What Is The Difference Between Full Colour and 100% Ink?
Full Colour Printing

What Is The Difference Between Full Colour and 100% Ink?

Understanding different printing types can be difficult, particularly as CMYK is one of the most commonly used in everyday printing tasks, but with a wide range of inks as well as different printing types depending on material, it can get confusing. In this article, we will be looking into the differences between full-colour printing as well as 100% ink.

What Is Full Colour Printing?

Full colour is often referred to in the industry as CMYK, which stands for cyan, magenta, yellow and key, or black. You might have seen these colours before, perhaps when buying new ink cartridges for your at home or office printer. These are the colour plates used in a type of printing process. This is one of the most common types of printing and is used in print production.

When your artwork is too complex to be made up of single, solid spot colours, that’s when we would need to print your bags in full colour. This might mean the artwork is a photographic image, has a gradient or visual effect, or if there are just more colours included than we could print as spot colours.

Full colour could refer to printing all over the bag, or it could refer to the complexity of a logo in the middle of a bag; it really comes down to what your artwork contains rather than the coverage of the bag.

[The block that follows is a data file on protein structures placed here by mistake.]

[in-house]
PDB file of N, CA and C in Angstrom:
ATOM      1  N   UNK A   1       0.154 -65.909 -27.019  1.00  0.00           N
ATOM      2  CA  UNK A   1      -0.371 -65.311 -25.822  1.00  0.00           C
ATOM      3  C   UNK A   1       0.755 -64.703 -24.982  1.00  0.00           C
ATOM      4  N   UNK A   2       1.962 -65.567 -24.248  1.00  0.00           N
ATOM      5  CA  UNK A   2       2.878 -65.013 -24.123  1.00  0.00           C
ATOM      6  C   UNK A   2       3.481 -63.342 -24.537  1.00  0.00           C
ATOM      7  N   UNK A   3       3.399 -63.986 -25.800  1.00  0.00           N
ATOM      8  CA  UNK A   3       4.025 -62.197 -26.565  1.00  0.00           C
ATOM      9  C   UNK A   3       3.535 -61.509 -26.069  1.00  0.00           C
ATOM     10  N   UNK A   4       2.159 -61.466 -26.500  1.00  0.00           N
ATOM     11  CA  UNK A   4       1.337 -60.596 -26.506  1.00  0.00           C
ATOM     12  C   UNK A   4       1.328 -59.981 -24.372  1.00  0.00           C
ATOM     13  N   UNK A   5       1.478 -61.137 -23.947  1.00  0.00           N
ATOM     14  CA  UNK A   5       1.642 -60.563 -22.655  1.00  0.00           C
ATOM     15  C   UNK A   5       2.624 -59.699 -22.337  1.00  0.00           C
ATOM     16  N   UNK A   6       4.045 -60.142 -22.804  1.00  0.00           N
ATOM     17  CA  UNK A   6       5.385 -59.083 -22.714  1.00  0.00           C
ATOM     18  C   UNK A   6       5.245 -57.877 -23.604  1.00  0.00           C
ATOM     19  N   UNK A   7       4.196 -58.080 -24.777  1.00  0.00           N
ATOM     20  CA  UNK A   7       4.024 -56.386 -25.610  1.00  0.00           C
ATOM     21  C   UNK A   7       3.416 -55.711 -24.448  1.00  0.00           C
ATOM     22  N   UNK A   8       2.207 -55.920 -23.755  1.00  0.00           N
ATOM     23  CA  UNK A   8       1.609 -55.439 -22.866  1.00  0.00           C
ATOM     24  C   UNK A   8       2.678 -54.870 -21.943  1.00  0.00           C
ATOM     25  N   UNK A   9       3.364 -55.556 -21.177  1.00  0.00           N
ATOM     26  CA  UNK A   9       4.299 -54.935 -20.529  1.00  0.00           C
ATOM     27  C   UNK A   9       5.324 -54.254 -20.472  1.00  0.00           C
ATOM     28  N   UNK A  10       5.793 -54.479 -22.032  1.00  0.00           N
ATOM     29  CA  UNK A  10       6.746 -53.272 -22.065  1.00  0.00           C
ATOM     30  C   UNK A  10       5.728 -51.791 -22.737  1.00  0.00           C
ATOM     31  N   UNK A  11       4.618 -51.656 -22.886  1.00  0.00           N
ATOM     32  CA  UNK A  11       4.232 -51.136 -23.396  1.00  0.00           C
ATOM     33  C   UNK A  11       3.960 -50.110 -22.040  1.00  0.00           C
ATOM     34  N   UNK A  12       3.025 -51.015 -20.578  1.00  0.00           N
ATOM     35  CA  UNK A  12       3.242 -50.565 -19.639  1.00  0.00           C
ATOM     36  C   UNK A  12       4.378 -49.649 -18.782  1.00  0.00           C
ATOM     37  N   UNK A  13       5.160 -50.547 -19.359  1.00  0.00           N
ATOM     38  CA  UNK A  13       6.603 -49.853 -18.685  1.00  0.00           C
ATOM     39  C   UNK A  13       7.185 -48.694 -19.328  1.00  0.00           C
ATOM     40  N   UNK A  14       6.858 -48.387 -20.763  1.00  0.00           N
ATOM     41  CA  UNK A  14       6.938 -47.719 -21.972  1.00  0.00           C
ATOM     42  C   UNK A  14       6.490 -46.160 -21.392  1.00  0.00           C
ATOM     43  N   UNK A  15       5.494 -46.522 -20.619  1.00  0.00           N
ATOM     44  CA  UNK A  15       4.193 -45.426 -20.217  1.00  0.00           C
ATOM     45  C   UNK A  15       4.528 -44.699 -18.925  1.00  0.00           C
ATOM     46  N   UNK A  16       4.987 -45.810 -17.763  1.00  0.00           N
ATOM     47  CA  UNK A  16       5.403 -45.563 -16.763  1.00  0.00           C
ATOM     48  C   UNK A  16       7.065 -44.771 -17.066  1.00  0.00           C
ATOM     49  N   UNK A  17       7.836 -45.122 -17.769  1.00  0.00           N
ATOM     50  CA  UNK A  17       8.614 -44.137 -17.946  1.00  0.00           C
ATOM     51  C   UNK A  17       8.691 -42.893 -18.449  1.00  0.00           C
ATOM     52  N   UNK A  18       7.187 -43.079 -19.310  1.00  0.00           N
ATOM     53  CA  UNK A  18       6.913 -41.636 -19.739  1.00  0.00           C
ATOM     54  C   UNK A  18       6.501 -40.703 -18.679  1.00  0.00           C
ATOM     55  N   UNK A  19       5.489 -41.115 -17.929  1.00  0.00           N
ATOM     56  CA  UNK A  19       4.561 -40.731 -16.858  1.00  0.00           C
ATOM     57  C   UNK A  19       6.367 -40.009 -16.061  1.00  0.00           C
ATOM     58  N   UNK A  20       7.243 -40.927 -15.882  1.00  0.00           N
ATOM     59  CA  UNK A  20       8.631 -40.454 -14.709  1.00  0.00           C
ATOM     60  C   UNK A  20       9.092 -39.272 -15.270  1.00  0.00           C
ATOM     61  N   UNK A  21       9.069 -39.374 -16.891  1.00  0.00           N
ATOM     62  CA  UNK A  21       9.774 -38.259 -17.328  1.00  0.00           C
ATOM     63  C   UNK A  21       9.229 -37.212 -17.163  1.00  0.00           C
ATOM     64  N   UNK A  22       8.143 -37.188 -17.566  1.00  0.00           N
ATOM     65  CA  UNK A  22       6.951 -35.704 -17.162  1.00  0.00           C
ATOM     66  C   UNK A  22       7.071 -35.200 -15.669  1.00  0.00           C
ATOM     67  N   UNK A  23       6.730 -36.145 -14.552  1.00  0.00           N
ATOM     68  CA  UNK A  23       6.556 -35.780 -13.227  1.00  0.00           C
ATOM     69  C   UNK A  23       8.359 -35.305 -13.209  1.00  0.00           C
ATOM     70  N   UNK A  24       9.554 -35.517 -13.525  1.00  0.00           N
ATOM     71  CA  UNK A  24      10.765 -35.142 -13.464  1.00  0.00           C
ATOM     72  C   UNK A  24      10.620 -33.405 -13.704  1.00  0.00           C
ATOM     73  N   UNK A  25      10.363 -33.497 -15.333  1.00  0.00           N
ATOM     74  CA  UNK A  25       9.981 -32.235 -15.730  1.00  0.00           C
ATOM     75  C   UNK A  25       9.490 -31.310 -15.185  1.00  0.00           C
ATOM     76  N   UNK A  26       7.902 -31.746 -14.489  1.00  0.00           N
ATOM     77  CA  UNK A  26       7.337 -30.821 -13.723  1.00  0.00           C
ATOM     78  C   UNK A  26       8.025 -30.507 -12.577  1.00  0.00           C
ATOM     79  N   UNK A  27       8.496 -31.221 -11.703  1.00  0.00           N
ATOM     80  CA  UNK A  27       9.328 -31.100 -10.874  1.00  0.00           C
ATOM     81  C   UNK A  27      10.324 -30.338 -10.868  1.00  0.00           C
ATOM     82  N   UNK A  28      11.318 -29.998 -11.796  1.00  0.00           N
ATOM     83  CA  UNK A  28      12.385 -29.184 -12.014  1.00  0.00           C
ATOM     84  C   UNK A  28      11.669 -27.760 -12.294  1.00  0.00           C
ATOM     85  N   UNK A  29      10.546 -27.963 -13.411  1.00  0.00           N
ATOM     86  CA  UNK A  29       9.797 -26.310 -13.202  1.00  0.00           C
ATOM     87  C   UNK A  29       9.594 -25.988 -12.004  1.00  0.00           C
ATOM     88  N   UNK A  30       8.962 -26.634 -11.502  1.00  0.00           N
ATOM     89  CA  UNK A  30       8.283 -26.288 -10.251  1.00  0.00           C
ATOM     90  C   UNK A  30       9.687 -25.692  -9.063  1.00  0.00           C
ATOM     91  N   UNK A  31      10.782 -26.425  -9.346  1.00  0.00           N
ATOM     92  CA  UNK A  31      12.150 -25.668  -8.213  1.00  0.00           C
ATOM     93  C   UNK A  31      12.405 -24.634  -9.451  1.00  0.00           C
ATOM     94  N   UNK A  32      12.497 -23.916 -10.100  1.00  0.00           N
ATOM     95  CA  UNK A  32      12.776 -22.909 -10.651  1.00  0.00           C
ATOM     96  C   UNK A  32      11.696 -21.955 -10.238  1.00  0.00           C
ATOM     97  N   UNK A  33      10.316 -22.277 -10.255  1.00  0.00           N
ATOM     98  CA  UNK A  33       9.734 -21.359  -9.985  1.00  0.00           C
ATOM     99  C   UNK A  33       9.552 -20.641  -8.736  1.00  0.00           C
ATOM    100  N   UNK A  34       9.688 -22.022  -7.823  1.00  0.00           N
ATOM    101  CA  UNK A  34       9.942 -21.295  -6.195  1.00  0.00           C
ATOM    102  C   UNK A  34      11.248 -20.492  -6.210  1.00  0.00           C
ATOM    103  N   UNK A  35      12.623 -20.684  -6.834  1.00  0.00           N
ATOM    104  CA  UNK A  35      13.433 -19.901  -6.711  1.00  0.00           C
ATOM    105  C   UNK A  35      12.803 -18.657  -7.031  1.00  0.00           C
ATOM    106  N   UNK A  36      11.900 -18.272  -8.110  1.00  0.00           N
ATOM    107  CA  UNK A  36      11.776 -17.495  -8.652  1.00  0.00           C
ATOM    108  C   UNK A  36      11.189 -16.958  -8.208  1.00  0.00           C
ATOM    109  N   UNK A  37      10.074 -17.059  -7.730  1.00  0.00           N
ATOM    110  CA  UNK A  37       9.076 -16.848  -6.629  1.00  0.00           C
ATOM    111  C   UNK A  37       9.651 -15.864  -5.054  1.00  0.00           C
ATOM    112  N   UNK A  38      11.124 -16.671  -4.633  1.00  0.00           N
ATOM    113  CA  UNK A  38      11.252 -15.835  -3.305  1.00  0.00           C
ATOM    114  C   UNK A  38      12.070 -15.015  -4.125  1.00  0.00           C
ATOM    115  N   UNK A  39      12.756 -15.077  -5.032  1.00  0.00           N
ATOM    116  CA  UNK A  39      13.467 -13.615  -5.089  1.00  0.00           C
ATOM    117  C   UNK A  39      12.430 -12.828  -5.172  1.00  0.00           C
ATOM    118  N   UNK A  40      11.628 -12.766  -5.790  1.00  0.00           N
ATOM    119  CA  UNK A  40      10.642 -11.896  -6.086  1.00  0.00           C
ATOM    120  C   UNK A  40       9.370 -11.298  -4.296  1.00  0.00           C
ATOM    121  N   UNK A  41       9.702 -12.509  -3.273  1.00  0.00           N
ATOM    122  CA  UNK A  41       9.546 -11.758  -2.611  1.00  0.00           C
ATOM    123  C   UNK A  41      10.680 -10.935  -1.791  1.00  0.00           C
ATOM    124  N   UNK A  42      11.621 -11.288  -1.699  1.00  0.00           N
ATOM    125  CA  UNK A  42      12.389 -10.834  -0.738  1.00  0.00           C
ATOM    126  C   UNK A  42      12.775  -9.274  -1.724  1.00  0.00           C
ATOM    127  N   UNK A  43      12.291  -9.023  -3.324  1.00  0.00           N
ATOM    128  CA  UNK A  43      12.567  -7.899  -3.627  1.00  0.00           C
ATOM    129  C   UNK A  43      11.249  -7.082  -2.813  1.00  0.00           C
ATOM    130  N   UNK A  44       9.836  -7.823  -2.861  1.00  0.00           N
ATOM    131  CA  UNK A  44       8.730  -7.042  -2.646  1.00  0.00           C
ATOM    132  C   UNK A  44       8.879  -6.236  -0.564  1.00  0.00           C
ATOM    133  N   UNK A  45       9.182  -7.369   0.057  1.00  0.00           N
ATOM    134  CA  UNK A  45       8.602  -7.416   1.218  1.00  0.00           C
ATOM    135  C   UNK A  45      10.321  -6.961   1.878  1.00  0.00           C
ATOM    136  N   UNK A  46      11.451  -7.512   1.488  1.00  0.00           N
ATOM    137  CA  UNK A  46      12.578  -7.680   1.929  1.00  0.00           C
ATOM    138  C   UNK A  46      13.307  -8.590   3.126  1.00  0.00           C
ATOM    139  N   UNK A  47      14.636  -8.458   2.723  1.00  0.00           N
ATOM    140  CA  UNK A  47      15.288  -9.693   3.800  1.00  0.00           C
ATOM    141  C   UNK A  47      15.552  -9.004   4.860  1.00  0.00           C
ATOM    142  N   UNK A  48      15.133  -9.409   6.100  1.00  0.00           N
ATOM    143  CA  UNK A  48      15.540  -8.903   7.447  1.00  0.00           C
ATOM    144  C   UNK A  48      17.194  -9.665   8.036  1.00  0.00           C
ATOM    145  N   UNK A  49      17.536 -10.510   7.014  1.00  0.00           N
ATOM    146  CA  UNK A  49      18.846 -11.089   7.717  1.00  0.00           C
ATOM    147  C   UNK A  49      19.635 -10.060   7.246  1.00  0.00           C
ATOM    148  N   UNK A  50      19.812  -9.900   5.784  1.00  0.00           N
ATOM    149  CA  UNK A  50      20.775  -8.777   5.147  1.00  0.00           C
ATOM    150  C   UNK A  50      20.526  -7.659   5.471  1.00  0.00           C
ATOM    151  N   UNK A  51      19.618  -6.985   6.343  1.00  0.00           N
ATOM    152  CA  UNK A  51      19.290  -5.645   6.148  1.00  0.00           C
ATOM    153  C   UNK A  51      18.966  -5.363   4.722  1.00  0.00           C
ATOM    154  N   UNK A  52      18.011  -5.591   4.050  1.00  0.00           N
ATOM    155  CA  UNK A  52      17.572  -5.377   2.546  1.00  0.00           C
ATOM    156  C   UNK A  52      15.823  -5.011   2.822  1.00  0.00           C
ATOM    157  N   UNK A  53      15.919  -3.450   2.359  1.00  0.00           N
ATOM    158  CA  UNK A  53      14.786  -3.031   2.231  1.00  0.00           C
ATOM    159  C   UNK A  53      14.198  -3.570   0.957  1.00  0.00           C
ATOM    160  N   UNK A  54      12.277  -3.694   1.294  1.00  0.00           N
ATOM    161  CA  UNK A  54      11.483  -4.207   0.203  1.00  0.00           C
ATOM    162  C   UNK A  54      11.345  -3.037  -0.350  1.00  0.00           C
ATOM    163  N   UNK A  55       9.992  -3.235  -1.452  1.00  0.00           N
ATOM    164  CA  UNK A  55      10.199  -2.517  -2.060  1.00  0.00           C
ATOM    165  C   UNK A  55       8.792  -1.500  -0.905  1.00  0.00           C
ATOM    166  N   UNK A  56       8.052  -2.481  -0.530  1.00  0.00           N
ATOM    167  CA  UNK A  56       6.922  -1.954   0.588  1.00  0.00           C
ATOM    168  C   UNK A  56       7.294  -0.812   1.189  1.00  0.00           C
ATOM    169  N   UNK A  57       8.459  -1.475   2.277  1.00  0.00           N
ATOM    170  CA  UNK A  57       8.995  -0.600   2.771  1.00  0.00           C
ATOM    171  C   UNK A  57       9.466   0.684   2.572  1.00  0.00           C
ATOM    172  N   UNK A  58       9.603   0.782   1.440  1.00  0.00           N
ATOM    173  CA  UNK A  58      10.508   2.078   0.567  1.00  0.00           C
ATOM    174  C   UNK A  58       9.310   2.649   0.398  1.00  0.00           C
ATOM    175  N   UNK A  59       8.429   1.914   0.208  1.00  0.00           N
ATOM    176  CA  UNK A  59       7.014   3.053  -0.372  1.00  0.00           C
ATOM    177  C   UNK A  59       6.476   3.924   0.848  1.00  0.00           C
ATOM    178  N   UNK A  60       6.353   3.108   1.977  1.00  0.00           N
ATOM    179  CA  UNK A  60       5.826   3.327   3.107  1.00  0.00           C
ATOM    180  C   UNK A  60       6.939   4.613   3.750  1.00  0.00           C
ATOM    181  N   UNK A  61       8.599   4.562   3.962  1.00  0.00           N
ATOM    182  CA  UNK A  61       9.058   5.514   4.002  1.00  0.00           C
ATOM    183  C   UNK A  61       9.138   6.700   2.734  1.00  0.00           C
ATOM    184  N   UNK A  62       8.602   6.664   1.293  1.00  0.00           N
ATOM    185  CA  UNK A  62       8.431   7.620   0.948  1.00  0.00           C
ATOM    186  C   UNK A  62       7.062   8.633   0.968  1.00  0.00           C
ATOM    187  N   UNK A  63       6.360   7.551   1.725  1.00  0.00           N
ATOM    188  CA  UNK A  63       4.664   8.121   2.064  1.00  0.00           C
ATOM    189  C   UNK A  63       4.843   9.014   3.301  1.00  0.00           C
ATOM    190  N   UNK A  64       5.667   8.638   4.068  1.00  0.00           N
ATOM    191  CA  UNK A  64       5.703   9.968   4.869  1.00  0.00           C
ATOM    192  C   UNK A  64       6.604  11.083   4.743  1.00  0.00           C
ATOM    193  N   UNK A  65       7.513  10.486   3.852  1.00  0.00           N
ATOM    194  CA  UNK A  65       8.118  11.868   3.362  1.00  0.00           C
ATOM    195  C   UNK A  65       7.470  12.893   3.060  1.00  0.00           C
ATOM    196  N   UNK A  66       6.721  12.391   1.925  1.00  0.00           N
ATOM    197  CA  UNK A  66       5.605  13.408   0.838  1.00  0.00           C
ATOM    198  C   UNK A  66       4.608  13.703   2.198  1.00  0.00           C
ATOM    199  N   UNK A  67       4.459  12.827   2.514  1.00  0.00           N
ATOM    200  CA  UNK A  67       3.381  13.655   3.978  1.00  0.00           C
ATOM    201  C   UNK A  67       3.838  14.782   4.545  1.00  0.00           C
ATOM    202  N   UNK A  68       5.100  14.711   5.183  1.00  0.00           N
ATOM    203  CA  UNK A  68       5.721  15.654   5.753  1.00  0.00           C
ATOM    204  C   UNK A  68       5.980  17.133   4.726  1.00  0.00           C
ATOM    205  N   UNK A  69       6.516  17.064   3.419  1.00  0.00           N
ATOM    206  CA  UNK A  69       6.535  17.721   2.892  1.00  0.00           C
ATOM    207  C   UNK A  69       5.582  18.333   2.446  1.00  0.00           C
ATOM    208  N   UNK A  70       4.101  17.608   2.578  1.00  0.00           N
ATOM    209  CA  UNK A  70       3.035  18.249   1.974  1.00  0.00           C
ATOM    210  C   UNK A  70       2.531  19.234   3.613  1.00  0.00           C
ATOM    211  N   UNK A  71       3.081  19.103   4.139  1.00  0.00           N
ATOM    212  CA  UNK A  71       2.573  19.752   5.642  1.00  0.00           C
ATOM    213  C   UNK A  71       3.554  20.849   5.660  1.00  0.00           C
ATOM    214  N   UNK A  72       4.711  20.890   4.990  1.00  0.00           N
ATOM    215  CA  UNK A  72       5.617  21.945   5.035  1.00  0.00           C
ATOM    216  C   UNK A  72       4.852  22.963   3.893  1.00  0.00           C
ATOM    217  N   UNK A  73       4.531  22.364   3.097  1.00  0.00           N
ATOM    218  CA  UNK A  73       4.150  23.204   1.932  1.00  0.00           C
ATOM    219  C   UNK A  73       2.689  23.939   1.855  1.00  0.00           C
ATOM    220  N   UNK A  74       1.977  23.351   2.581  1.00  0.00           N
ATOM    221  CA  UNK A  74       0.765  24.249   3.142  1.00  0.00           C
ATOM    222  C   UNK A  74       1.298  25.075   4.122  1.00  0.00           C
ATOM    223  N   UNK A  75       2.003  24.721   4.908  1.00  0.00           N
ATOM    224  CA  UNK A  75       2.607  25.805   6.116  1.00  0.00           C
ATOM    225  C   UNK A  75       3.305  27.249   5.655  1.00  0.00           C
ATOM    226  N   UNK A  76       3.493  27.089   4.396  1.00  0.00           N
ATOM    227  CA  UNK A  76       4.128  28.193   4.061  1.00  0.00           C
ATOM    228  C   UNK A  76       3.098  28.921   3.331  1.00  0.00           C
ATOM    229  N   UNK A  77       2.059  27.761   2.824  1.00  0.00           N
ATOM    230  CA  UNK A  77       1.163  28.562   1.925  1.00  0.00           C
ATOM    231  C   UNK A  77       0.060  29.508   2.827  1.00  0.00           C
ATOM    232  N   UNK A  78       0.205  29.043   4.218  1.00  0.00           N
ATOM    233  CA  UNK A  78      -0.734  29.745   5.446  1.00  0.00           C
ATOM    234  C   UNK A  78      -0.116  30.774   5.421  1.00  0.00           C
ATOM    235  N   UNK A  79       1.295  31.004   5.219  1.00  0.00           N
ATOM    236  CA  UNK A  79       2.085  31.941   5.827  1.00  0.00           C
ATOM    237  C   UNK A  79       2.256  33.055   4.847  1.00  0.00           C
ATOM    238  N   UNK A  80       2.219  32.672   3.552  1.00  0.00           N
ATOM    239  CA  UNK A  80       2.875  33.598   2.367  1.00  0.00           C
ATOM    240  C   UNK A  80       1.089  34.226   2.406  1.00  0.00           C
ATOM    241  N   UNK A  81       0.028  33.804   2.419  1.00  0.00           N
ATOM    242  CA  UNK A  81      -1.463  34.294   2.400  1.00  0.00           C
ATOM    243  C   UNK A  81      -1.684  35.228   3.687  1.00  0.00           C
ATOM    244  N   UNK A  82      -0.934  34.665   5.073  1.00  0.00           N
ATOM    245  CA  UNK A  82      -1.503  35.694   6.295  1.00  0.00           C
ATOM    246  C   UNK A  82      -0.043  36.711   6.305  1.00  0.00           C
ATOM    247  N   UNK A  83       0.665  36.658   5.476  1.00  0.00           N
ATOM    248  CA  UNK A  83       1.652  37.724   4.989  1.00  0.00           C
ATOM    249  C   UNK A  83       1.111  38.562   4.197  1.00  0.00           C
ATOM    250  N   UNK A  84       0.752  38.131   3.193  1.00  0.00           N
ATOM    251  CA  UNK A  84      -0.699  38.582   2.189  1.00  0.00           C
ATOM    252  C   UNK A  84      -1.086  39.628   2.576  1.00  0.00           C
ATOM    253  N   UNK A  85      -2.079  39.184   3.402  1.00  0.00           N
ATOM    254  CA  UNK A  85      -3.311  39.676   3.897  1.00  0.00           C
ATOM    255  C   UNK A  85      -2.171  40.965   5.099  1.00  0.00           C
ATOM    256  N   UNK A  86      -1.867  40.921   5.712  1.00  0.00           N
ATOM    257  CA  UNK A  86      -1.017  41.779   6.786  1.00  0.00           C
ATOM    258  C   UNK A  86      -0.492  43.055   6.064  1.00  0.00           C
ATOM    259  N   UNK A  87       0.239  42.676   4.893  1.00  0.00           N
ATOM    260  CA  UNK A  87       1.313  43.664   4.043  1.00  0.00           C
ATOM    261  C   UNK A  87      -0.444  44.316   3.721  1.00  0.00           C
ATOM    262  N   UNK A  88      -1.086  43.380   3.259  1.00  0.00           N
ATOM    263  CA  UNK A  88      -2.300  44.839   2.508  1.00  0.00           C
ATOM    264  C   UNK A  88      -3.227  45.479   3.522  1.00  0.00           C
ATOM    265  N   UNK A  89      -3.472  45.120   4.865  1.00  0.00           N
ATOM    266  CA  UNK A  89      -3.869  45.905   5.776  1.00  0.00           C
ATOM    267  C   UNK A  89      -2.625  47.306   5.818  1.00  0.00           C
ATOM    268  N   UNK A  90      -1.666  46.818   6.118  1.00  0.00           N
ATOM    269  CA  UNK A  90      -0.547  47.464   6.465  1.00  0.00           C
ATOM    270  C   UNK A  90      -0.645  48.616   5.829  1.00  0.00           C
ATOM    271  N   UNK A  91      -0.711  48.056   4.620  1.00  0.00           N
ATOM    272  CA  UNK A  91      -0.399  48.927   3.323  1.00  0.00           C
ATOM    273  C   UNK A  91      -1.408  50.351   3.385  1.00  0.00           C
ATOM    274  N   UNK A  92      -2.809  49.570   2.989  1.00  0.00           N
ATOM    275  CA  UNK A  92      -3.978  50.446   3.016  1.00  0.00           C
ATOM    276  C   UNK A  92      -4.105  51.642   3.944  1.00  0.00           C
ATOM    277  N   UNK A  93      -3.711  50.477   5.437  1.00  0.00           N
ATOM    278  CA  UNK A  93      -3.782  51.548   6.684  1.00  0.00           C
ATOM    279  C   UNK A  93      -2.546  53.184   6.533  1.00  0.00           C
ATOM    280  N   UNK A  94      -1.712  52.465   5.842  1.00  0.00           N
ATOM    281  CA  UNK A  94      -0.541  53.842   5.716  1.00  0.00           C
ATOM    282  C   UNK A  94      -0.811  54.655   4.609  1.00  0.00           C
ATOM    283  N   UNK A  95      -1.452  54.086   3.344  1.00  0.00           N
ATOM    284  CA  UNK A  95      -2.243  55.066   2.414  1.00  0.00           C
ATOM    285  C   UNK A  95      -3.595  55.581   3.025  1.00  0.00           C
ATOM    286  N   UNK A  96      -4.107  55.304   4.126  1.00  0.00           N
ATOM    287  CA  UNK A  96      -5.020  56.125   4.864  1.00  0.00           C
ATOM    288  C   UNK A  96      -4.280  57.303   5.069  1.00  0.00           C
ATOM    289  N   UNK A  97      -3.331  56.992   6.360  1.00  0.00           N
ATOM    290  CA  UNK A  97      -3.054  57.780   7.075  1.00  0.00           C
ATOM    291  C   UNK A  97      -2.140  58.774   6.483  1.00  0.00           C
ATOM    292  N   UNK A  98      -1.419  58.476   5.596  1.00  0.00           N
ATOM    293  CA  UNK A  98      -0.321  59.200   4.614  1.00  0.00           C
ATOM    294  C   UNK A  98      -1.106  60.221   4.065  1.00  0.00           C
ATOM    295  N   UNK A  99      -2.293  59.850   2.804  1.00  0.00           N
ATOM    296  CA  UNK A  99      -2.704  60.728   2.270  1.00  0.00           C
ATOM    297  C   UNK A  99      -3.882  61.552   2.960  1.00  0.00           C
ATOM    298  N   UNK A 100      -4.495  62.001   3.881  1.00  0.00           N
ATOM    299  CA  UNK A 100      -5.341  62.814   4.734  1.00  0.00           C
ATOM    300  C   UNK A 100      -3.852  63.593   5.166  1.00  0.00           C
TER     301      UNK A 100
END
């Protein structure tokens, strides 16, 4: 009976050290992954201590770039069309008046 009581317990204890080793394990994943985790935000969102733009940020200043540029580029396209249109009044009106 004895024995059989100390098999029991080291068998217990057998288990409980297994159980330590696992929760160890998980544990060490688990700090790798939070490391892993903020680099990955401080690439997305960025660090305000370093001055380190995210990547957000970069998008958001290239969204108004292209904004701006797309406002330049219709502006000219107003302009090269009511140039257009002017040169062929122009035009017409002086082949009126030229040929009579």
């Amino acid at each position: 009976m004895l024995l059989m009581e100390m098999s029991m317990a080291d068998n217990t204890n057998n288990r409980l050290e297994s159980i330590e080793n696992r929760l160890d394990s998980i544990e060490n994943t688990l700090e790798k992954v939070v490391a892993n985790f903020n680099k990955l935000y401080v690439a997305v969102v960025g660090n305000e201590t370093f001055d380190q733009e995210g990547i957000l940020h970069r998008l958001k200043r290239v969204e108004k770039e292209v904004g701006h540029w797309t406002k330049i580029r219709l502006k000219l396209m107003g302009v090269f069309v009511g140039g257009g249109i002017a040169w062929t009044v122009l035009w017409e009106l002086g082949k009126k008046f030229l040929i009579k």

What Is 100% Ink?

When it comes to your bags, 100% ink is quoted if you’re looking for the entire bag to be a certain colour, e.g. red twisted handle bags, or mailing bags that are black. With products like these, we start with a white bag which then has to be completely flooded with ink to achieve that block colour over 100% coverage. On the example of a black mailing bag with a white logo, we would flood a white bag with black ink, leaving your logo ‘cut out’ of the ink with the white of the bag showing through, to achieve the desired effect.

Because this look requires more ink and a slightly more complex process, it comes with a higher cost and often higher minimum order than if you were to print your logo on a standard bag.

What Are The Differences?

When looking into the main differences between the two printing techniques, one of the main differences is the print quality. Though 100% ink is susceptible to cracking, the printing technique provides a vibrant colour that will not bleed into materials. In addition to this the drying process makes it ideal for printing in batches as well as printing on a wide range of materials.

CMYK printing is perfect for those that are designing as the colour range is extensive. It provides you with an accurate colour range that is highly beneficial when printing on paper. However, this would not be typically used to print on fabrics unless you are looking to use a specific colour on your products. The formulation does not consist of 100% ink as this can lead to a slow drying ink that will bleed into materials causing it to tear. Though this can be used for printed bags and other merchandise, this is often avoided as other printing methods provide you with much better results.

Though both printing methods are beneficial for different products, there is a wide range of different inks that can provide outstanding results for a wide range of different materials. To get your own printed bag or learn more about different printing types, get In touch with the expert team at printed bag shop today!

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